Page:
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Untreated “White Coat Hypertension”doubles death risk due to heart disease


Untreated “White Coat Hypertension”doubles death risk due to heart disease

Untreated“White Coat Hypertension” doubles death risk due to heart disease, reveals a new study.

High blood pressure, high BP or hypertension, is defined as a top reading of at least 130 or a bottom one of 80. The condition if left untreated, increases one’s risk for severe complications, including heart attack and stroke.

A new study led by researchers from Penn Medicine revealed that patients with untreated white coat hypertension not only have a heightened risk of heart disease, but they are twice as likely to die from heart disease than people with normal blood pressure. The study has been published in the Annals of Internal Medicine.

Researchers at Center for Clinical Epidemiology and Biostatistics also found that patients with white coat hypertension who were taking antihypertensives did not have an increased risk of heart disease or cardiovascular-related death compared to those with normal blood pressure readings

White coat hypertension, a condition in which a patient’s blood pressure,BP readings are higher when taken at the doctor’s office compared to other settings. Although it was originally attributed to the anxiety patients might experience during medical appointments., but over the years, research has suggested the elevated readings might be a sign of underlying risk for future health problems.

“Studies suggest that about one in five adults may have white coat hypertension. Our findings underscore the importance of identifying people with this condition,” said the study’s lead author Jordana B. Cohen, MD, MSCE, an assistant professor in the division of Renal-Electrolyte and Hypertension and a senior scholar in the Center for Clinical Epidemiology and Biostatistics. “We believe individuals with isolated in-office hypertension – those who are not taking blood pressure medication – should be closely monitored for a transition to sustained hypertension, or elevated blood pressure both at home and the doctor’s office.”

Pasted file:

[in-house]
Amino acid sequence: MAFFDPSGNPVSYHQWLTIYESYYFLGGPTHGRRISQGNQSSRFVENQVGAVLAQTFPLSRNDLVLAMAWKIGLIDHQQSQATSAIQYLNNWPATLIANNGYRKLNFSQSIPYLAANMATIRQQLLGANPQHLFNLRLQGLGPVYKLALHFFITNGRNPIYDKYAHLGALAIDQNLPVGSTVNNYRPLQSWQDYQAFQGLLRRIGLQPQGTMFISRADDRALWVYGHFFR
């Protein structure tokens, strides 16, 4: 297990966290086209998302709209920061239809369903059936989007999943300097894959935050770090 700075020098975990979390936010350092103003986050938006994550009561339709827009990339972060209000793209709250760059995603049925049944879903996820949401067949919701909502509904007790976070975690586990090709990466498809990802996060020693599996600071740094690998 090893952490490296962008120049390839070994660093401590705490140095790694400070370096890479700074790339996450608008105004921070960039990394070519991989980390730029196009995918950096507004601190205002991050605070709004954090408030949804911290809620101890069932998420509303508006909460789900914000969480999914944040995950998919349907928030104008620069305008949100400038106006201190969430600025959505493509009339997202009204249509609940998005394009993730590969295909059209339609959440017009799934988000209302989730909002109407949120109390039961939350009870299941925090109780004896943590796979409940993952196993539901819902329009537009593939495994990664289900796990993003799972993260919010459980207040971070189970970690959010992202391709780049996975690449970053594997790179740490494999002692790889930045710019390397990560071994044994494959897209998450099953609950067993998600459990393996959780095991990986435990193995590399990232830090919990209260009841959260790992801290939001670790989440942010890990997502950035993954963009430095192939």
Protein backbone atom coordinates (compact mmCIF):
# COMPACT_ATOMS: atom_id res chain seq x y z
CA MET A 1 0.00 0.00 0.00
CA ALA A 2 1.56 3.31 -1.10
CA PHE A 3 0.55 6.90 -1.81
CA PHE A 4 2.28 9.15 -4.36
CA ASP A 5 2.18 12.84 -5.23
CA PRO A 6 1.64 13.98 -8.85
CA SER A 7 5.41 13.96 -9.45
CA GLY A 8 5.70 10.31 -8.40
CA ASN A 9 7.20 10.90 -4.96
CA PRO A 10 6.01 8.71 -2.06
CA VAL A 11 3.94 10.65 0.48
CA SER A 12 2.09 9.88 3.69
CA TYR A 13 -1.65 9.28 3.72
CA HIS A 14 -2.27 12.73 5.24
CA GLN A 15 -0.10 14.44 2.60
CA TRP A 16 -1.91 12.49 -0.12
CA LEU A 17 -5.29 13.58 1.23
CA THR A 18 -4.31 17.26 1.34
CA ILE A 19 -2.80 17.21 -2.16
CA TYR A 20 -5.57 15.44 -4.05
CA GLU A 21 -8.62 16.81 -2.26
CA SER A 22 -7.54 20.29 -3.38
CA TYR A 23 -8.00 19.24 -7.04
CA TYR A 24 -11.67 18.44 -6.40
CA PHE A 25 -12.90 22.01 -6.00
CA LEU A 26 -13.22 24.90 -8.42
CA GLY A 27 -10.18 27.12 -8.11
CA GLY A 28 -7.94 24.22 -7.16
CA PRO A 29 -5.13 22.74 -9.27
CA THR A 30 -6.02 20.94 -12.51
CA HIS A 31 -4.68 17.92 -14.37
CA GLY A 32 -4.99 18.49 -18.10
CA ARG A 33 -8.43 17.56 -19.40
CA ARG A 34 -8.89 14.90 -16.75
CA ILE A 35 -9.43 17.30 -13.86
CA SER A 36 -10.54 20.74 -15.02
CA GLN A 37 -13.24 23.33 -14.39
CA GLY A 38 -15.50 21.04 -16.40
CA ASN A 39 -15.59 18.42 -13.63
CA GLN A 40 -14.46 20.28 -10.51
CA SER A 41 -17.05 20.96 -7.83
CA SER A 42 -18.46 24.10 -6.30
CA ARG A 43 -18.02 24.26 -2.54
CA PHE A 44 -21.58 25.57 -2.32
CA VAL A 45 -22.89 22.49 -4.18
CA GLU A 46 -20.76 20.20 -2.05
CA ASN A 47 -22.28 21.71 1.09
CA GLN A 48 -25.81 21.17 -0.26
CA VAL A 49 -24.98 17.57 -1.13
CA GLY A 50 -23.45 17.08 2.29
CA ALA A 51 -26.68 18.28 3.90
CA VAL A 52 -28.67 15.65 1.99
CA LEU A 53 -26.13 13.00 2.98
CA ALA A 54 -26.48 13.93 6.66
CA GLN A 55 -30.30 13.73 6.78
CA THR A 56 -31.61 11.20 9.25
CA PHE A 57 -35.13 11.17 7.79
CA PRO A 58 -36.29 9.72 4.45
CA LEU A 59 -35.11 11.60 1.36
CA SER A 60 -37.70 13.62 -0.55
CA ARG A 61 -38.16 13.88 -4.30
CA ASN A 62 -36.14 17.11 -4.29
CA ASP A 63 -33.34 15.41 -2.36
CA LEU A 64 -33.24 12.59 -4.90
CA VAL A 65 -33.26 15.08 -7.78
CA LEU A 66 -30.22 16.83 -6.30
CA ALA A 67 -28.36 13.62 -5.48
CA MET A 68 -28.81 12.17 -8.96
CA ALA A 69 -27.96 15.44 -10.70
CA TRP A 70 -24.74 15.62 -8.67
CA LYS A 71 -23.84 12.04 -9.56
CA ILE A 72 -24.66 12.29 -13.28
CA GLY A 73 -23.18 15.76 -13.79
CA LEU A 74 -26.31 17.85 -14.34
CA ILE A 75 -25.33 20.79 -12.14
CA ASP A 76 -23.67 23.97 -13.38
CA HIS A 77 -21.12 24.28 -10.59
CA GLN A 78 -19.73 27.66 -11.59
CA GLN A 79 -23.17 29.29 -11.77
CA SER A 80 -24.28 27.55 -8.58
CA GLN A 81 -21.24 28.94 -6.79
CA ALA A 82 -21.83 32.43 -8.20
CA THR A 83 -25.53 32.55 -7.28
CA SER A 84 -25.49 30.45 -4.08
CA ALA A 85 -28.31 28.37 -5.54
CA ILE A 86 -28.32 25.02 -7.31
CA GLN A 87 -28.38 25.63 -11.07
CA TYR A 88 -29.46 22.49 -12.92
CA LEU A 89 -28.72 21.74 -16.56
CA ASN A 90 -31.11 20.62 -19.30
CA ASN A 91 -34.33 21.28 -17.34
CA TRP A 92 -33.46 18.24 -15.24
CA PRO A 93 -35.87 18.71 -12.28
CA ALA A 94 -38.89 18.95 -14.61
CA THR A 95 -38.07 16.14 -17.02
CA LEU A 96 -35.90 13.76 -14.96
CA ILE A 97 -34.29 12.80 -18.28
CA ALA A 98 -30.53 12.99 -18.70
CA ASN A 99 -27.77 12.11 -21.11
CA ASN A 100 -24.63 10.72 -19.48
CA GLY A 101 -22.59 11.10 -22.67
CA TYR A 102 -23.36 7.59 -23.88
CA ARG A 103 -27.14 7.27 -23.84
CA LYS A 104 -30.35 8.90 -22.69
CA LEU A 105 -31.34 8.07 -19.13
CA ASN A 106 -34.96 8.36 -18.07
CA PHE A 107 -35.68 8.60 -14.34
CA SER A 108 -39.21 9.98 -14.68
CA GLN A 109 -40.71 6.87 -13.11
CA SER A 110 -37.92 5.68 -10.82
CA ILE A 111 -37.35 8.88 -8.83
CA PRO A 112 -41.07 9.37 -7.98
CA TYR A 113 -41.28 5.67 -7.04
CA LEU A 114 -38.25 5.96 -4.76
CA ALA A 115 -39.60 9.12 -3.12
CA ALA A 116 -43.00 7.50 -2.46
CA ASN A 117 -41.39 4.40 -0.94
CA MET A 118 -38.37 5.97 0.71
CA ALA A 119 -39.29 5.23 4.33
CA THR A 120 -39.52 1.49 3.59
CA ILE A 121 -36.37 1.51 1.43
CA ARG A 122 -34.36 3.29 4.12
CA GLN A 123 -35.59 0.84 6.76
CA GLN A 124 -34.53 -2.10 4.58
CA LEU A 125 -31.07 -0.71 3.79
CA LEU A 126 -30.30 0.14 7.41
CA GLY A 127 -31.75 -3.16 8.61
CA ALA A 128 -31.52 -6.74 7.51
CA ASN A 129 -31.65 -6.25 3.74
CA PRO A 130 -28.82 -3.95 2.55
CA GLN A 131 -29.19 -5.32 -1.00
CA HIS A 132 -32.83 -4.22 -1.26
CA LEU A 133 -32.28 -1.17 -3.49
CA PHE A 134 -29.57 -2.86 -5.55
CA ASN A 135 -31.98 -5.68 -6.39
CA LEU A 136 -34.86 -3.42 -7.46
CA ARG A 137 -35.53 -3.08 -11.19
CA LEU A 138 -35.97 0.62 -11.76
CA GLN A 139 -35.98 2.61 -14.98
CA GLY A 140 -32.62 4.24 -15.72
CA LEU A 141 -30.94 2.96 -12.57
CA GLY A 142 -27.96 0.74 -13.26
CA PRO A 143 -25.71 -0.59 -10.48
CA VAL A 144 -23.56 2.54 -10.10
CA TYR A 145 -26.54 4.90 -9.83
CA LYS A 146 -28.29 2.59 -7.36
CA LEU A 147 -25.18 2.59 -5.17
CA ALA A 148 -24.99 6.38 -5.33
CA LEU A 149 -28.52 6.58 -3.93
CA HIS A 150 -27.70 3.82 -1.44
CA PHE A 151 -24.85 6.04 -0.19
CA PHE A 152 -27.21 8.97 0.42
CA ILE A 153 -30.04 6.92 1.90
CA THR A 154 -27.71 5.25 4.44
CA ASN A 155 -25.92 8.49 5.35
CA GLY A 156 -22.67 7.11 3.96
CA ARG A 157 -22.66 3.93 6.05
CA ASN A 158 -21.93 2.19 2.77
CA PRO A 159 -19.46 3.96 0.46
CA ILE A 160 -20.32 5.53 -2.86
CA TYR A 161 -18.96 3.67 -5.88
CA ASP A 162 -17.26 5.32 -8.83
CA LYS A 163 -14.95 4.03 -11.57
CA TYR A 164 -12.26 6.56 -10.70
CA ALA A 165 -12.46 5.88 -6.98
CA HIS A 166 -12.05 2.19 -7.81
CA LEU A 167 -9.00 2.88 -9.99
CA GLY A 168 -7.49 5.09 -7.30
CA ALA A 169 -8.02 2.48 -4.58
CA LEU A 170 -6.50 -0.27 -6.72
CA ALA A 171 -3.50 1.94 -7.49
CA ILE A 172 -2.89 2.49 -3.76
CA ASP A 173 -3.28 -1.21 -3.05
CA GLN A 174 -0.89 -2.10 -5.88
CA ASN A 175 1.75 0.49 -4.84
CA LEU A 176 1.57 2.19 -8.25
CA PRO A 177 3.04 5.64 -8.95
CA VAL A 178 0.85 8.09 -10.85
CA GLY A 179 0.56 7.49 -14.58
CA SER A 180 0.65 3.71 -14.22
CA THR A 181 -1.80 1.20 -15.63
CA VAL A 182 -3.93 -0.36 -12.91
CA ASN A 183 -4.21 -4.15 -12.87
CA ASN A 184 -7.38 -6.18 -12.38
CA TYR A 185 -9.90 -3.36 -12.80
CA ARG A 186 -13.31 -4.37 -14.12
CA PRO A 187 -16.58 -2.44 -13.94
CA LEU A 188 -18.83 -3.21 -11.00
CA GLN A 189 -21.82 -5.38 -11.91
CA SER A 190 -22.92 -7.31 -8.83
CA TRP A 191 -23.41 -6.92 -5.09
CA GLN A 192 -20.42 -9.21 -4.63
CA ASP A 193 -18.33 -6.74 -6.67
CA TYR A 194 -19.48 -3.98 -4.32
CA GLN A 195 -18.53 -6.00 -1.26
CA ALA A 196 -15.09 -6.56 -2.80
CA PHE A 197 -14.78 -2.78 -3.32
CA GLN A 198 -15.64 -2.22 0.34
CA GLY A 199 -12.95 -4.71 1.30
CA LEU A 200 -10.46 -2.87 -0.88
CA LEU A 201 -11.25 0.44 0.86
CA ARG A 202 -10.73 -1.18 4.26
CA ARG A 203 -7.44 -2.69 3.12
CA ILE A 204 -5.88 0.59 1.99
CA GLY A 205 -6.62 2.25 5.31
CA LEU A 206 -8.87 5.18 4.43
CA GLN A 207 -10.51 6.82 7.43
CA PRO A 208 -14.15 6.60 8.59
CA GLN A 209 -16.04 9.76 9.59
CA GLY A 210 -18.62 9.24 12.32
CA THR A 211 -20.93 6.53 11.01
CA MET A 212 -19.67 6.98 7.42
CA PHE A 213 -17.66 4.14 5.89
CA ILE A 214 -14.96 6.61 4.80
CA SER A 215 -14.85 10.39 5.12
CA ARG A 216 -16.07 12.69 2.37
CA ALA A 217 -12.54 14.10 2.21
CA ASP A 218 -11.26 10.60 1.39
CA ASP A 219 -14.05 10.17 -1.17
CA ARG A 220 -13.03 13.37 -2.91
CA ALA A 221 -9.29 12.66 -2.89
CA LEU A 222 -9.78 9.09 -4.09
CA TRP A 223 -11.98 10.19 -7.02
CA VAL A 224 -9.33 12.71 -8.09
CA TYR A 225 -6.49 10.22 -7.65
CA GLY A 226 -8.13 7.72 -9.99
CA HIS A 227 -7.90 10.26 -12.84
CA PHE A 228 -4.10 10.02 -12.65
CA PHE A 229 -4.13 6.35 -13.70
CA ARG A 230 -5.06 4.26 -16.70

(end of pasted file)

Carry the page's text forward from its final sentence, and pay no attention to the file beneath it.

In order to diagnose and manage the condition, recent hypertension guidelines strongly recommend out-of-office blood pressure,BP monitoring, such as at-home monitoring and ambulatory blood pressure, BP monitoring, which requires patients to wear a portable device that records blood pressure readings over a 24-hour period. However, providers have been slow to adopt this practice due, in part, to scepticism over the usefulness of screening for white coat hypertension given the inconsistent findings – from past studies – and uncertainty around its association with heart disease and death.

To identify the cardiovascular risks of white coat hypertension, the researchers conducted a meta-analysis of 27 studies, comprising more than 60,000 patients, that evaluated the health risks associated with the condition. They found that patients with untreated white coat hypertension had a 36 percent increased risk of heart disease, 33 percent increased risk of death and 109 percent increased risk of death from heart disease.

“Our findings support the pressing need for increased out-of-office blood pressure monitoring nationwide, as it’s critical in the diagnosis and management of hypertension,” Cohen said. “Simultaneously, we advise individuals with untreated white coat hypertension to engage in lifestyle modifications, including smoking cessation, reduction in their alcohol intake, and making improvements to their diet and exercise regimens. We also caution providers, not to over-treat individuals with white coat hypertension who are already on blood pressure medication, as this could lead to dangerously low blood pressures outside of the office and unnecessary side effects from medication.”

Researchers noted that future studies are needed to investigate interventions to reduce the cardiac risk of white coat hypertension.

This work was supported, in part, by a grant from the National Institutes of Health (K23-HL133843). Additional Penn authors on the study include Matthew G. Denker, Debbie L. Cohen, and Raymond R. Townsend.


Source: self

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